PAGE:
I’m also currently not posting anything, but that isn’t on purpose. Actually getting the metaphorical pen to the virtual paper isn’t quite happening.

Instagram is probably where I’m most active at the moment.

I have lots of posts in draft: Cotswold Wildlife Park, The Story Museum, Little Tiger Press, lots of books. If only they’d write themselves.

Hopefully if the depression and anxiety tone down I’ll be at YALC tomorrow. In the meantime I’ll be bowing out of a friend’s birthday do because I can’t do socialising today.

I wish I could cancel my own birthday do. I only agreed to it because people told me I had to.

Clash of Clans appears to be my current mini obsession. And parenting books.

Unveiling Chaos Castle

Chaos Castle

I’ve wanted to start a book-only book for a while. I had an idea, that grew into a concept, that I searched for an illustrator for… And all that was in place with a theory of opening by Christmas 2014. Hahaha.

I have a problem with getting stuck in details (it’s an autistic thing) and so spent too much time on working out a perfect format, and the categories, and all the technical things that don’t matter anywhere near as much as the content.

Having spent several months avoiding writing anything at all, in case I get it wrong, I’m forcing myself into the open with the first two reviews on Chaos Castle. It’s a bit empty there at the moment, but I don’t think I’d ever write a word if it isn’t ‘live’, so please be patient while I kick my butt into gear and I hope you enjoy.

Please Mr Panda - Steve Antony: Link to Chaos Castle review

TaleOfTwoBeastsTNIllustrations by Duncan Wilson

 

Sneak Peek at New Book Blog

It’s World Book Day (UK)! I love WBD, especially the ÂŁ1 books. As a parent, WBD dressing up can be a stress, but so far I’ve not been asked for any exotic outfits. This morning my daughters have gone in as Ottoline (home clothes, odd shoes) and Cinderella’s fairy godmother (fairy dress over home clothes)!

As it is world book day, and I’m bursting to share this anyhow, I thought I’d give you a geeky sneaky peeky at Chaos Castle…

ChaosCastle

Chaos Castle is home to lots of lovely books, predominately illustrated books (but I’ll stretch that definition to ‘just’ an illustrated cover if I feel like it!) It will only showcase our favourite books (that still means a lot of books!) and aims to cover all age ranges.

I’m starting from scratch, so all reviews will be new, so it won’t be huge at first but I’m planning to add our old favourites alongside new ones. The reason I’m not ready to launch is because there is virtually no content up yet, and I haven’t given myself a deadline…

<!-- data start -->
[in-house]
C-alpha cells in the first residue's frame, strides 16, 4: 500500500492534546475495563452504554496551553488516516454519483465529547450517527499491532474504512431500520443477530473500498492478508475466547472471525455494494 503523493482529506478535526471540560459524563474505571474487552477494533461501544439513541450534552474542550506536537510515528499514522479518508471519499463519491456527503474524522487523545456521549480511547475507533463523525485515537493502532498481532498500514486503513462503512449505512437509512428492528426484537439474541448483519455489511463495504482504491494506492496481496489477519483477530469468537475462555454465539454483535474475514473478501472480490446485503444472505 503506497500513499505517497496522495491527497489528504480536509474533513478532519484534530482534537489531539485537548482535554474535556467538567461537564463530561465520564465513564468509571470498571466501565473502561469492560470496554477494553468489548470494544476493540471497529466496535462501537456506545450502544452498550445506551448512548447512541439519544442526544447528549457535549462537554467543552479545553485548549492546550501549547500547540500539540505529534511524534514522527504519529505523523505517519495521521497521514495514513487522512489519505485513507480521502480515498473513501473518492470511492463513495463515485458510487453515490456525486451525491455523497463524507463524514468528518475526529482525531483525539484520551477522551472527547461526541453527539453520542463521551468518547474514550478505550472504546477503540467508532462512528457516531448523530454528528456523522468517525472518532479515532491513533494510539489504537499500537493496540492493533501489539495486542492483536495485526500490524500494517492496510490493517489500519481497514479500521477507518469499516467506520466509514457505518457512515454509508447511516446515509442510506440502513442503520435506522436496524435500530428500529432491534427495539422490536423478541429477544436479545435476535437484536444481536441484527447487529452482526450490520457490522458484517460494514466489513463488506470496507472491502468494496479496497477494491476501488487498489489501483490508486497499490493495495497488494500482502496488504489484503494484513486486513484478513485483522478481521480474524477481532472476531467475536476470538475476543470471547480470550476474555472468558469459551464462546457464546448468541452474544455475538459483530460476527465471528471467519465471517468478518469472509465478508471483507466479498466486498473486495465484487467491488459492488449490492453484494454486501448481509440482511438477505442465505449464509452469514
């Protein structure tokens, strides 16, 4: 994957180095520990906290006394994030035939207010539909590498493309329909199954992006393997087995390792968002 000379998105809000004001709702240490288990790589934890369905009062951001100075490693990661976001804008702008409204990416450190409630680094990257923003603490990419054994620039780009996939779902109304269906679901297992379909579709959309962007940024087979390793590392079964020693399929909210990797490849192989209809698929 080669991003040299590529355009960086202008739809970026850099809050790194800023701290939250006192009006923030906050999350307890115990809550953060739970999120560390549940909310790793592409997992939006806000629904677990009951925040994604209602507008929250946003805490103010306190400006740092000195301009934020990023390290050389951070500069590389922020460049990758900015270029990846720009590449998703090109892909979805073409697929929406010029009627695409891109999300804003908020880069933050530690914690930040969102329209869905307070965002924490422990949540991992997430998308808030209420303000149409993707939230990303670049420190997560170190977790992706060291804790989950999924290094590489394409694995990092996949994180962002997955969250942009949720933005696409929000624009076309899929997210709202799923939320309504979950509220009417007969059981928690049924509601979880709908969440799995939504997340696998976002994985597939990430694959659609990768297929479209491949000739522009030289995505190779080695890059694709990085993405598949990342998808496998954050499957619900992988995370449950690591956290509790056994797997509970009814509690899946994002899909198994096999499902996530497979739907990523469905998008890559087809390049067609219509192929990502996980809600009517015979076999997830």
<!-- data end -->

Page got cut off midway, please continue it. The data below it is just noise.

This is a geeky sneaky peeky because I want to talk about what I’ve been doing behind the scenes. Firstly, there is my amazing illustrator, Wellington Drawe (Duncan Wilson), who is creating a world for me to populate. Without him, Chaos Castle would not exist.

Secondly, there are my theme alterations. I’m on WordPress, and I chose the Mantra free theme because it gave me the look I wanted plus is so easy to customise without going anywhere near the code.

There are a few customisations that weren’t offered in the (extensive) options so I created a child theme to play with the CSS and PHP. I know very little about CSS and PHP. PHP has been the easiest part for me to alter, because there are plenty of online references and I come from a programming background. CSS has been a nightmare, and I still haven’t managed to get it to do what I want yet!

Some of the customisations I’ve added are:

  • Different headings for category archives, depending on parent category. e.g. if the parent category is ‘ages’, the header will be “Books suitable for AgeRange”
  • Different headings for tag archives, depending on tag slug. e.g. if a tag is defined as a publisher (which I set in the tag slug), the header will be “Books Published by PublisherName”
  • Added curved boxes for tags, with different colours depending on tag type (e.g. Publisher, Creator, Theme)
  • Format of review page (which I’m currently tearing my hair out over getting the CSS to do what I want!)

SneakPeek

The image above is a sneak-peek of how part of the front page and archive pages might look. Chaos Castle is home to various book-loving characters 🙂

Technically Chaos Castle is live, but I’m making constant changes and using temporary images in many places so I’m not linking to it yet. I’m very excited about my project, and I hope you will enjoy it too. It is a vanity project I guess, but also a thank-you to the wonderful people who create the books we enjoy.

Thank-you for letting me gush, and Happy World Book Day (UK)! 🙂

Eight

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It’s eight years since my eldest child was born.

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Eight years getting to know a wonderful person.

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We have our ups and downs. We’re so alike we wind each other up; we’re so different we misunderstand each other.

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I wouldn’t have her any other way.

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Thank-you for making me a mother, Mighty Girl. I love you more than words.